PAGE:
A Perspective on the 500th Anniversary of the Protestant Reformation

A Perspective on the 500th Anniversary of the Protestant Reformation

October 31st is the 500th anniversary of Martin Luther’s posting of his Ninety-five Theses and the beginning of the Protestant Reformation. The Italian journalist, Luca Barrato, interviewed Paolo Ricca, a church historian who is perhaps the world’s best known Waldensian theologian. Excerpts from that interview, which was conducted in Italian [translated and lightly condensed for North American readers by the Rev. Dr. Duncan Hanson, Supervisor of the Reformed Church in America’s¬†Mission in Europe, the Middle East, and India], follow.¬† It was originally distributed by the American Waldensian Society.

Question: As you know, Professor Ricca, during the next twelve months Christians around the world will be celebrating the 500th anniversary of the Protestant Reformation. From your point of view as a Waldensian theologian, how important is it to commemorate events that happened five hundred years ago?

Paolo Ricca: I think it is very important. First let’s talk about the importance of this celebration for Protestant-Catholic relations. In a day or two, the pope will be traveling to Lund, Sweden, for an ecumenical event that will begin this year of celebrations. The pope’s traveling to Sweden for the opening event of this year of celebrations about the Reformation is yet another indication that he wants to decentralize the Catholic Church. His trip to Sweden to join in the opening celebration for the 500th anniversary of the Reformation follows closely on the pope’s decision to inaugurate the current Jubilee Year in Africa, which was another first for the Catholic Church.

We have used both the words ‘commemoration’ and ‘celebration’ to describe what the pope will be doing in Lund, Sweden. In my opinion, the more fitting word is ‘celebration’ because the word ‘commemoration’ is too neutral, too free from the positive value judgment that the pope wants to express about the Reformation. That the Pope will take part in the opening celebration of this year of celebrations of the Reformation shows that he believes that the Reformation is not only a major event for Christian history in general, but also for the history of Catholicism in particular. A pope taking part in an event celebrating the Reformation is something unprecedented. Only free people can do something which is completely without precedent or roadmaps. This pope is, in my opinion, a free man, a man who is able to make new things happen, unprecedented things, things whose future consequences no one yet knows.

Question: Of course, there are those who are already critical of the pope’s decision to take part in the opening celebration of this year of celebrations for the Protestant Reformation. Some of those criticisms are on the Catholic side. Some are on the Protestant side. Some Protestants have even said that the Protestants’ willingness to allow the pope to participate in their celebrations of the Reformation shows that the Reformation has nothing left to say. What do you think?

Paolo Ricca: Until Vatican II, the Roman Catholic Church always told its members that the Reformation had nothing to say, that it was a heresy, a departure from the truth, a spiritual poison. This was the Catholic position until Vatican II, that is, until practically yesterday! That is no longer the Roman Catholic Church’s teaching. The Second Vatican Council ended the practice of calling Protestant churches heretical. Even if post Vatican II Catholic teaching still avoided using the word ‘church’ in relation to Protestants, saying that our churches were ‘ecclesial communities’ instead of churches, the teaching of the Catholic Church today is still diametrically different than what it had been during the previous four and a half centuries. The presence of Pope Francis at the opening celebration of the 500th anniversary of Luther’s posting of the Ninety-five Thesis is a recognition by the Catholic Church that the Reformation was a positive event for Christianity as a whole. It is a sign from the pope that the Reformation has a lot to teach Catholics.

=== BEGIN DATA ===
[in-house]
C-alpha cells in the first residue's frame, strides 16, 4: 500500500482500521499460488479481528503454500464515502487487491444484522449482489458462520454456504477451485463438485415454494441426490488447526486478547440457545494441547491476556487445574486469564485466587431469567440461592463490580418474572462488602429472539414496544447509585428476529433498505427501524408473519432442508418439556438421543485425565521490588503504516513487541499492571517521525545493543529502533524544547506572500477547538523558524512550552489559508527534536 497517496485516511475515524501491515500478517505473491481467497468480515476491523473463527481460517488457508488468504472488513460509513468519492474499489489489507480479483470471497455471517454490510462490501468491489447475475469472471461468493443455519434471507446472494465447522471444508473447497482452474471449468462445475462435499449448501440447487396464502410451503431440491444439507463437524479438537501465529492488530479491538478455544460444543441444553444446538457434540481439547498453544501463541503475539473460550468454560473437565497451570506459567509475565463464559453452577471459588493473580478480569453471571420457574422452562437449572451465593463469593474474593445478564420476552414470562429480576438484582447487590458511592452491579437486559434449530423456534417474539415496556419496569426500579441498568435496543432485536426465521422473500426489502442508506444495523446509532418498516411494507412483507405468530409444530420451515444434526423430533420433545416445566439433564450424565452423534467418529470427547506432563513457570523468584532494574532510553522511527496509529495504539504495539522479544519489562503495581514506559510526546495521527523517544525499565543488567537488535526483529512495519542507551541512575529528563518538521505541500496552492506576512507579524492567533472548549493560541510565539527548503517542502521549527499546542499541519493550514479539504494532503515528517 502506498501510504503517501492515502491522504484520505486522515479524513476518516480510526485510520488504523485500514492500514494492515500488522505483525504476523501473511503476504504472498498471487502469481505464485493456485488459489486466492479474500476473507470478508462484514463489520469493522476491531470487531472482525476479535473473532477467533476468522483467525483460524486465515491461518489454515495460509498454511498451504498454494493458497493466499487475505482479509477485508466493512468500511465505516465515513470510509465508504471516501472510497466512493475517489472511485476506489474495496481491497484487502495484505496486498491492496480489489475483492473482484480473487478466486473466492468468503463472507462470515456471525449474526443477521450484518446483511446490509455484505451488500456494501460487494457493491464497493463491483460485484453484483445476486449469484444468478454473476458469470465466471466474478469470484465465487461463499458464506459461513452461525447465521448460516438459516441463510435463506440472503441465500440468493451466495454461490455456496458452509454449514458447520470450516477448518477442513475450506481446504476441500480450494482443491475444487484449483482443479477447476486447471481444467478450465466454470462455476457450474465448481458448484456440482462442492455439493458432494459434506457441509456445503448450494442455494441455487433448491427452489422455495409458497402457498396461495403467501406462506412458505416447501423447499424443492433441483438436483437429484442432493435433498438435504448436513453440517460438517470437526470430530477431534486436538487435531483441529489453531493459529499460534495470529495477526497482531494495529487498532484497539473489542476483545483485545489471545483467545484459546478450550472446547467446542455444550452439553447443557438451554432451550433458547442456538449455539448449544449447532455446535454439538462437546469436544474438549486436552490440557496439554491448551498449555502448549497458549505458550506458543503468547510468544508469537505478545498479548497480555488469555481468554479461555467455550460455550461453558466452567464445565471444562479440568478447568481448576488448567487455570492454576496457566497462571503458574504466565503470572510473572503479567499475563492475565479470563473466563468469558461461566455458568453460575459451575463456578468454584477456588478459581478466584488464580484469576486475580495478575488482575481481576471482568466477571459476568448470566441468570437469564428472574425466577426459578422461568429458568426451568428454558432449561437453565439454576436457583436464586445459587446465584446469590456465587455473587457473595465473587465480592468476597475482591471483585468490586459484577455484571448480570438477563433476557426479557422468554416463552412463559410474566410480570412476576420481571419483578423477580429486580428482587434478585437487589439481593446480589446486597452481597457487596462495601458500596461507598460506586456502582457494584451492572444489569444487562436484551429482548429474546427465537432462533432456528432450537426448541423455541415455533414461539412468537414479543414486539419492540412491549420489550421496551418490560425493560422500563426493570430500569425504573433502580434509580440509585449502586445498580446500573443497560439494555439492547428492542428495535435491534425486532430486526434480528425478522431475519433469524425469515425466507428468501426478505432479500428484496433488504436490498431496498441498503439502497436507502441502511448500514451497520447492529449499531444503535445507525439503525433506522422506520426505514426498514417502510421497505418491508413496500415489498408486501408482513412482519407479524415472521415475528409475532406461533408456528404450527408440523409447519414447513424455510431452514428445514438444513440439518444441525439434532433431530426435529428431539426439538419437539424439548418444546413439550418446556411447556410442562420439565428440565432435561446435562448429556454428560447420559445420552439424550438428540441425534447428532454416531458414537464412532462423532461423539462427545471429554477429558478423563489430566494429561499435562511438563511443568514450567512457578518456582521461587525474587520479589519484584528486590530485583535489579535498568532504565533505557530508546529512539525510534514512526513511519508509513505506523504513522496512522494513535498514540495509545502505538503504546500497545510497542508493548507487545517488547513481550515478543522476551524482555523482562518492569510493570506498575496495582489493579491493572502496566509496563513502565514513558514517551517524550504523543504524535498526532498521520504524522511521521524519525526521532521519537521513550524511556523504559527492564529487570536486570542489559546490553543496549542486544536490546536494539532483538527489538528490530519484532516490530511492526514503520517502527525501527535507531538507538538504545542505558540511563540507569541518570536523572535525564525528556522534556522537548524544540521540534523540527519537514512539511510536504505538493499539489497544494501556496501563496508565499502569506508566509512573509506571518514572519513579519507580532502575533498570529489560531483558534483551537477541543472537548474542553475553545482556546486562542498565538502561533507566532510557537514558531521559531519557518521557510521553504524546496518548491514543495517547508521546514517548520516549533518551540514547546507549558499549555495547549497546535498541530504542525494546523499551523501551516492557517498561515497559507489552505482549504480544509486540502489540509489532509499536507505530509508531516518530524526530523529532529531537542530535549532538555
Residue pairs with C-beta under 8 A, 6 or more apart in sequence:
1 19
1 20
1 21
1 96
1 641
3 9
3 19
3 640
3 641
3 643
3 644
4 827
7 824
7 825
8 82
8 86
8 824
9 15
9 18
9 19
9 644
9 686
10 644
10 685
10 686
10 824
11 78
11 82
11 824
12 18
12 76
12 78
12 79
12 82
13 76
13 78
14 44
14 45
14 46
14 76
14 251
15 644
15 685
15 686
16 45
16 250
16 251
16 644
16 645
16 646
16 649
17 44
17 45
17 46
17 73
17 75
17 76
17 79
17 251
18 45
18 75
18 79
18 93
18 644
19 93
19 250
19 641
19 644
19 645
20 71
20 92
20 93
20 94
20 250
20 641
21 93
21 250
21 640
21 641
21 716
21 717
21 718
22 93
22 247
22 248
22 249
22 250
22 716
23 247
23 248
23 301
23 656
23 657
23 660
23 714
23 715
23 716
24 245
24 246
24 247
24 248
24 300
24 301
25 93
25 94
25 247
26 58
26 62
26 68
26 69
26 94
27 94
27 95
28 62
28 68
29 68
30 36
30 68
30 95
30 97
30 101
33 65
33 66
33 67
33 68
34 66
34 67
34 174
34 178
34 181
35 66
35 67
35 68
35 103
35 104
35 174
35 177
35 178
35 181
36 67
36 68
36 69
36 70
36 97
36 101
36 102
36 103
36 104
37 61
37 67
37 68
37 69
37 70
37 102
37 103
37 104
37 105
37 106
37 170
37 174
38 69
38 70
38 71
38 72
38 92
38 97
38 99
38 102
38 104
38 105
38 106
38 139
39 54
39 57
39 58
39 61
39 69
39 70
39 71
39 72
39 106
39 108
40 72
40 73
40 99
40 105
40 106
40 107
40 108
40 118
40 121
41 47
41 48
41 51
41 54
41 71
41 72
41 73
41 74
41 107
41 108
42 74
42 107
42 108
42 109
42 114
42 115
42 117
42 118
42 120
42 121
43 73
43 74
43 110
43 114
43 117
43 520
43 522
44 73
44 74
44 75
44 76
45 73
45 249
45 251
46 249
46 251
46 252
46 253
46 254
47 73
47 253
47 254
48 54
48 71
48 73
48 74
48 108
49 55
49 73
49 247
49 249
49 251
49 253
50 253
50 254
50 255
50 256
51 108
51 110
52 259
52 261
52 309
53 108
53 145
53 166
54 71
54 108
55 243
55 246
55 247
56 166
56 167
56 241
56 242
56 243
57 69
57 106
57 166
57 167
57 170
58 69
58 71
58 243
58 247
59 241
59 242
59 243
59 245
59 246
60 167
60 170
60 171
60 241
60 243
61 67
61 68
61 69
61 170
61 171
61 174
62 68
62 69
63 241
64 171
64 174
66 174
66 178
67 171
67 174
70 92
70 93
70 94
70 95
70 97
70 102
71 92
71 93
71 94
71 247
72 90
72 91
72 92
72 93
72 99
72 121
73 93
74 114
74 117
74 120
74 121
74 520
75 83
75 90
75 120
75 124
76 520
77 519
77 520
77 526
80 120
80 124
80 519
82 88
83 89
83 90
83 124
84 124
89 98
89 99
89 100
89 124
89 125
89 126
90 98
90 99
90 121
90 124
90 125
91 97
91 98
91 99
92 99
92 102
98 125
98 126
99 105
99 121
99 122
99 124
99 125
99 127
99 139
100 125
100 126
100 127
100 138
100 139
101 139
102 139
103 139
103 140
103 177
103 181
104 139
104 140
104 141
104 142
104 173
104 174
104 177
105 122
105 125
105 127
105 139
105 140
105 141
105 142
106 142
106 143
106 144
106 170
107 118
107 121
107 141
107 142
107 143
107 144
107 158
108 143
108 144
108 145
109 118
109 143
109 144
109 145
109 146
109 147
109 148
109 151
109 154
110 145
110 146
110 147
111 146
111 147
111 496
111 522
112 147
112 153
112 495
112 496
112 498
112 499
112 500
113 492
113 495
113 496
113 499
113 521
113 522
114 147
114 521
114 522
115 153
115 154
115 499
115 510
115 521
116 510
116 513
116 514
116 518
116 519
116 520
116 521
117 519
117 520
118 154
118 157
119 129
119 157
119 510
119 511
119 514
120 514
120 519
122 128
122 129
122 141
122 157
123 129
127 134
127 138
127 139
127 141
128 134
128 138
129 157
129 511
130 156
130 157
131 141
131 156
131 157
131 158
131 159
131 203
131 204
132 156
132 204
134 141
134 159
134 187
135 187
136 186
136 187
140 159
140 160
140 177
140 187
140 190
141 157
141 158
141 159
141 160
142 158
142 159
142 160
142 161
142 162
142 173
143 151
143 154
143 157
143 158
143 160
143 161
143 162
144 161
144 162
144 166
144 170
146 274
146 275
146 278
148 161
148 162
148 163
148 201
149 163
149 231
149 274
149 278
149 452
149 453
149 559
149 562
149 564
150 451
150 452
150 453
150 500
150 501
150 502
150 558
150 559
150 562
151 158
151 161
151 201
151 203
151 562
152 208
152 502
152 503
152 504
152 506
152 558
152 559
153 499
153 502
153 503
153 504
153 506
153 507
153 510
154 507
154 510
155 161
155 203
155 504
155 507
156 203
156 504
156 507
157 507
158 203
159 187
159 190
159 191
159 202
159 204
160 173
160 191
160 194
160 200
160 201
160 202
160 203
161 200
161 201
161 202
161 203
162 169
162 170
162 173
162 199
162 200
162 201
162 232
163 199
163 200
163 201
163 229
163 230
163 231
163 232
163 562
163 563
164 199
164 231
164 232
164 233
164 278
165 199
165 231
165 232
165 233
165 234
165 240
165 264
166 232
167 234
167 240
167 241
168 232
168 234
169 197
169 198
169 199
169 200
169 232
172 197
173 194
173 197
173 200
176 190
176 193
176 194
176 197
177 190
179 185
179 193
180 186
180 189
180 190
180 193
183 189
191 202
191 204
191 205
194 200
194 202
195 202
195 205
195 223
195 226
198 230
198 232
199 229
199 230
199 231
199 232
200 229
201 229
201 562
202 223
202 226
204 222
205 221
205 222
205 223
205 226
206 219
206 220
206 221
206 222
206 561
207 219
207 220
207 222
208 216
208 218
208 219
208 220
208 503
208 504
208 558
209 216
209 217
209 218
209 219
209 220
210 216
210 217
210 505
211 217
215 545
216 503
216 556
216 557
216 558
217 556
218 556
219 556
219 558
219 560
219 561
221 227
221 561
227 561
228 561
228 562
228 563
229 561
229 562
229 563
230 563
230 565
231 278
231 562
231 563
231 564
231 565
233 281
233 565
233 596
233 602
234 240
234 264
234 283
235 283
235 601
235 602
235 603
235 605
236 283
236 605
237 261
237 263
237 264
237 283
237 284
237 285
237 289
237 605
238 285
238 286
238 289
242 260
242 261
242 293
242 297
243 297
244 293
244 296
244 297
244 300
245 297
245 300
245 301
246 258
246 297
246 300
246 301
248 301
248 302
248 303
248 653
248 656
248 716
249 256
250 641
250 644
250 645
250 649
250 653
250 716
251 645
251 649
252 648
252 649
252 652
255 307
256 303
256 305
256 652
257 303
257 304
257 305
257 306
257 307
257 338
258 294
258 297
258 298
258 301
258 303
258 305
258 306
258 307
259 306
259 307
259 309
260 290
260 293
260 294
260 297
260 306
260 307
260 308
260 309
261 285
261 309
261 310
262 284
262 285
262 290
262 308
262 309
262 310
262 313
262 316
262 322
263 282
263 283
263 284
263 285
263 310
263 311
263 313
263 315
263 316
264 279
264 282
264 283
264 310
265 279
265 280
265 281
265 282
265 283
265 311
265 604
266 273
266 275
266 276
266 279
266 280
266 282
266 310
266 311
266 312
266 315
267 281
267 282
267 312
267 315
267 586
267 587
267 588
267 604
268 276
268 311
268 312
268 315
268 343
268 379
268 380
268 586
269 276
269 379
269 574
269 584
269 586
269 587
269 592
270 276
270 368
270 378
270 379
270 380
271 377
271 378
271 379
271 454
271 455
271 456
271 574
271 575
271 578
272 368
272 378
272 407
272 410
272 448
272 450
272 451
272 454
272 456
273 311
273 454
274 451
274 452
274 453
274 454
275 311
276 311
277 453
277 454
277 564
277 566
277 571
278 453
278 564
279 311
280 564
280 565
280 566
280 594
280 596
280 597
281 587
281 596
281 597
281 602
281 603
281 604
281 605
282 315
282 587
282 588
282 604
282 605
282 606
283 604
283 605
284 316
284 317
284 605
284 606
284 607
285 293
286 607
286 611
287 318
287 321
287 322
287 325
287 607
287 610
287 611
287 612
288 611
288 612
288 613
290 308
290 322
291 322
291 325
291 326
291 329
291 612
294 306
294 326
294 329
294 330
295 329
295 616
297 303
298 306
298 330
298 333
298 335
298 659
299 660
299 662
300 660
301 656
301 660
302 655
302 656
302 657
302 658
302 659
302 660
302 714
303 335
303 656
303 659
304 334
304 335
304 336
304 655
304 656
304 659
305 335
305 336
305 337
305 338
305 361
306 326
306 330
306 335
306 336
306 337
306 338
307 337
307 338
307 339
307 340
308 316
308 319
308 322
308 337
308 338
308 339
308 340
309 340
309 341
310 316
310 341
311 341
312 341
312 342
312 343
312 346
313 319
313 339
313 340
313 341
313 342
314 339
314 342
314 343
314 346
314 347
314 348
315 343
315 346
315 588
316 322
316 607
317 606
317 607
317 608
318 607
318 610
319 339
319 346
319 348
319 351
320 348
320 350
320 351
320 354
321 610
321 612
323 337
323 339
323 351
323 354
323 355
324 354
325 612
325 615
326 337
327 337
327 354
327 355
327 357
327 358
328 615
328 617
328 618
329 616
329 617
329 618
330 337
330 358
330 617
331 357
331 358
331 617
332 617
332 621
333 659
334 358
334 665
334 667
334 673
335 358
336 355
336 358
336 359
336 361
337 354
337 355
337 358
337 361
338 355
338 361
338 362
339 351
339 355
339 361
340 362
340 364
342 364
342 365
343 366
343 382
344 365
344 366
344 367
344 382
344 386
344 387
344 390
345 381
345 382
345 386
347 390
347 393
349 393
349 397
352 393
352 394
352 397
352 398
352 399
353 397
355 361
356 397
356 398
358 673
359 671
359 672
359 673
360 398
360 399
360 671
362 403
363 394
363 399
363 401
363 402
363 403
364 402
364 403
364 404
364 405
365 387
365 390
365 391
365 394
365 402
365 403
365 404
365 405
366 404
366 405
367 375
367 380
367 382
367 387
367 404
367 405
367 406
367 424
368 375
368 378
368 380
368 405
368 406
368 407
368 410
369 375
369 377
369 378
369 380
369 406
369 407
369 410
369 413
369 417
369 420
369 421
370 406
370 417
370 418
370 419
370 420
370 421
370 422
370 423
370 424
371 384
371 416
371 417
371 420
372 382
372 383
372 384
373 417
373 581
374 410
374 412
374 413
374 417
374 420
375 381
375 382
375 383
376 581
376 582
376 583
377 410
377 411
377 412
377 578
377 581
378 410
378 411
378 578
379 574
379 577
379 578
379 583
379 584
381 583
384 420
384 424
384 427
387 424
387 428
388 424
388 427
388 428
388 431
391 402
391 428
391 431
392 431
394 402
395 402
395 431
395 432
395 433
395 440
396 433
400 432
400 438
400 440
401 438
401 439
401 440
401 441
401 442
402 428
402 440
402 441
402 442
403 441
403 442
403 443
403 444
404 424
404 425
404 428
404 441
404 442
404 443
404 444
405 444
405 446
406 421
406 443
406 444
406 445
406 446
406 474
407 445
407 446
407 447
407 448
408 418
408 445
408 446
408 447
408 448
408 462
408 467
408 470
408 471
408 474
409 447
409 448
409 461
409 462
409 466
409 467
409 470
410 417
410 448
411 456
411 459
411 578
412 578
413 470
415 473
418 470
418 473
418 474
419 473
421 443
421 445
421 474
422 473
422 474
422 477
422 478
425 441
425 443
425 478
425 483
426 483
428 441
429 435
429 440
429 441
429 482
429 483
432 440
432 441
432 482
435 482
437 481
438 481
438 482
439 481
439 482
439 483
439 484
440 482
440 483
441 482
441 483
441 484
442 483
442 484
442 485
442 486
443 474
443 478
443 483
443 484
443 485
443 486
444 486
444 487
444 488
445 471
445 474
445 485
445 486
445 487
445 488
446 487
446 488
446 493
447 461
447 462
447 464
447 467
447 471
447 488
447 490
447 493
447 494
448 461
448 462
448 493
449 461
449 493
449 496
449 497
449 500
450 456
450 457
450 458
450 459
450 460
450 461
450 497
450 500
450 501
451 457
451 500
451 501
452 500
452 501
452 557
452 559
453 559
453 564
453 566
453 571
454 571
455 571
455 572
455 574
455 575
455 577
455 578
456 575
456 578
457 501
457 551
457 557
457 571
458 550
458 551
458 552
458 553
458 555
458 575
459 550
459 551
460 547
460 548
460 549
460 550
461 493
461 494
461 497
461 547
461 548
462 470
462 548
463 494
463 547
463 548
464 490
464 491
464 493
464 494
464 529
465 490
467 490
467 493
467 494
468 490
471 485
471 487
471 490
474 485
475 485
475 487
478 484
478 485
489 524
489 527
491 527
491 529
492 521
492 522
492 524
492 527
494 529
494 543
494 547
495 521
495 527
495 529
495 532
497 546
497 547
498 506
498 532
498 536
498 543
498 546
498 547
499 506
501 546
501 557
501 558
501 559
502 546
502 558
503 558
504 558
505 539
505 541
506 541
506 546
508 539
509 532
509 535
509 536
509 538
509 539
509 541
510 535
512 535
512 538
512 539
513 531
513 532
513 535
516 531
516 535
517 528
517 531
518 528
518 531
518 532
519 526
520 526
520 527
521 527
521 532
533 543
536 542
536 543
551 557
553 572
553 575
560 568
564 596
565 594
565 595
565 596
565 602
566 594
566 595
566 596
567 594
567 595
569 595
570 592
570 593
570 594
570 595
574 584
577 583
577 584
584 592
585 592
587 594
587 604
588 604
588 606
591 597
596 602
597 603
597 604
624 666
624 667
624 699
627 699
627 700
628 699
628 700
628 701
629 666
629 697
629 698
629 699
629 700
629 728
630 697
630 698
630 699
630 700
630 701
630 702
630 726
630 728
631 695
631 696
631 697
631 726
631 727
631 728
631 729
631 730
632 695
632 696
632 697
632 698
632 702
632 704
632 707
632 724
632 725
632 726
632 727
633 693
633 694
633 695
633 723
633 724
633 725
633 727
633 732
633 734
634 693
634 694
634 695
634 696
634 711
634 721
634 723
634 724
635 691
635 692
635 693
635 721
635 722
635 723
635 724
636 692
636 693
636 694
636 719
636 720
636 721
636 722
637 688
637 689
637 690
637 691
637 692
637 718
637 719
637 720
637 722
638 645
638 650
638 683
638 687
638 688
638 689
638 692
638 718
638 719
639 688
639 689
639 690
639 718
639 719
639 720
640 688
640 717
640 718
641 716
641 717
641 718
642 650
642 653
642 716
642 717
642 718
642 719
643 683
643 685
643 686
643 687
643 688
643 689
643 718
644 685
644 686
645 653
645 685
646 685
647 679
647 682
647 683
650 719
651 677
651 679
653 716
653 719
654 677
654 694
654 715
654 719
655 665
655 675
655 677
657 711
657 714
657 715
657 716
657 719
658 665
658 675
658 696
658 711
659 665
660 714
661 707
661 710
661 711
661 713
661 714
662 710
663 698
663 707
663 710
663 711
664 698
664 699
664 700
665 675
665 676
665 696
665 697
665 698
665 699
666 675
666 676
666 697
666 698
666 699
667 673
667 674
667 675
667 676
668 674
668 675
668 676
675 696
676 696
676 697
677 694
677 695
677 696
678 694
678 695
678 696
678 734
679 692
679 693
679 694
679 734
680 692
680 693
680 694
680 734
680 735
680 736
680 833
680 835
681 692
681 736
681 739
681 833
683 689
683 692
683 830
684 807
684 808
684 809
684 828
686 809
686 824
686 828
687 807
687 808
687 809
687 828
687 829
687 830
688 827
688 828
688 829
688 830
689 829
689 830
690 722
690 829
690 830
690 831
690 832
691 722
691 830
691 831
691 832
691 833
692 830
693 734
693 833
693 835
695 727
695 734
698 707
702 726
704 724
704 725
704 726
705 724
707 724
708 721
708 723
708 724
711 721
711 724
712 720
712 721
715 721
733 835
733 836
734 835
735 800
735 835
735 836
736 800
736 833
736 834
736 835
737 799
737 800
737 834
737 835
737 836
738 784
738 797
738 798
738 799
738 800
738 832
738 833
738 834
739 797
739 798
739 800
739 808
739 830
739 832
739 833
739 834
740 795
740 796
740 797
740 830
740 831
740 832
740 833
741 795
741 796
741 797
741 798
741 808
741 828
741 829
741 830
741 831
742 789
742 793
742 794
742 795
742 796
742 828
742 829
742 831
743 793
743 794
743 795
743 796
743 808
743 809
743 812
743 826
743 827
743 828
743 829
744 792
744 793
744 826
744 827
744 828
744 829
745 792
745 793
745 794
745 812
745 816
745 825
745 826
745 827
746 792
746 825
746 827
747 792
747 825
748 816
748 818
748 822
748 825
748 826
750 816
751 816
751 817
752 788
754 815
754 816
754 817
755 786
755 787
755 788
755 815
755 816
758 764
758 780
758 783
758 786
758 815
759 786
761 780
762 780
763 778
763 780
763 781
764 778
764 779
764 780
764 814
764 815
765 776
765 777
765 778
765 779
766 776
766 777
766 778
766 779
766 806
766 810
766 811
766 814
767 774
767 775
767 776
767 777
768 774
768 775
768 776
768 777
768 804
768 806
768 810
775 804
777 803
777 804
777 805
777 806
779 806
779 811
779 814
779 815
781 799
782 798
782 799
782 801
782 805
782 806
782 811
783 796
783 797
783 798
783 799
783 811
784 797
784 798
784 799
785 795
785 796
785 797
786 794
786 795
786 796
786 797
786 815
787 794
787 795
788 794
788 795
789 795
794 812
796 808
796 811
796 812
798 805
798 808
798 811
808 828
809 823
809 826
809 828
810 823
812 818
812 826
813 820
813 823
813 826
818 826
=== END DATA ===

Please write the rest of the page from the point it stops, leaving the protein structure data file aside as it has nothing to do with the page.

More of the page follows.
Question: What part of the message of the Reformation is still current or urgent today?

Paolo Ricca: The Reformation marked a great rediscovery of a fundamental aspect of the Gospel message – and thus an aspect of God, because we know God only through the Bible’s message. That fundamental aspect of the Gospel message is the justification of the sinner by means of unconditional love, undeserved grace. The Reformation highlighted this aspect of the gospel: namely that the heart of the Gospel is not a righteousness that God demands but that God gives.

Question: How has the Catholics’ recognition of the contribution of the Reformation affected relations between Protestants and Catholics?

Paolo Ricca: The Catholic re-valuation of the Reformation has not yet affected the life of the churches. This is mainly due to the fact that justification by faith is of a different importance for Catholics and Protestants. For Protestants, justification by faith is central to the life of faith, for Catholics it is not. This difference makes it difficult for Catholics to appreciate the deepest convictions of Reformation faith. Another big hurdle for Protestant – Catholic relationships is the absence of a shared understanding of ministry. Agreement about justification by faith is not enough. In 1541, just a generation after the posting of the Ninety-five Theses, Catholic and Protestant theologians agreed on most of what we Protestants call ‘justification by faith’. What we still haven’t agreed on, even 500 years after the beginning of the Reformation, is our understanding of ministry. Reaching agreement about ministry will be our next challenge.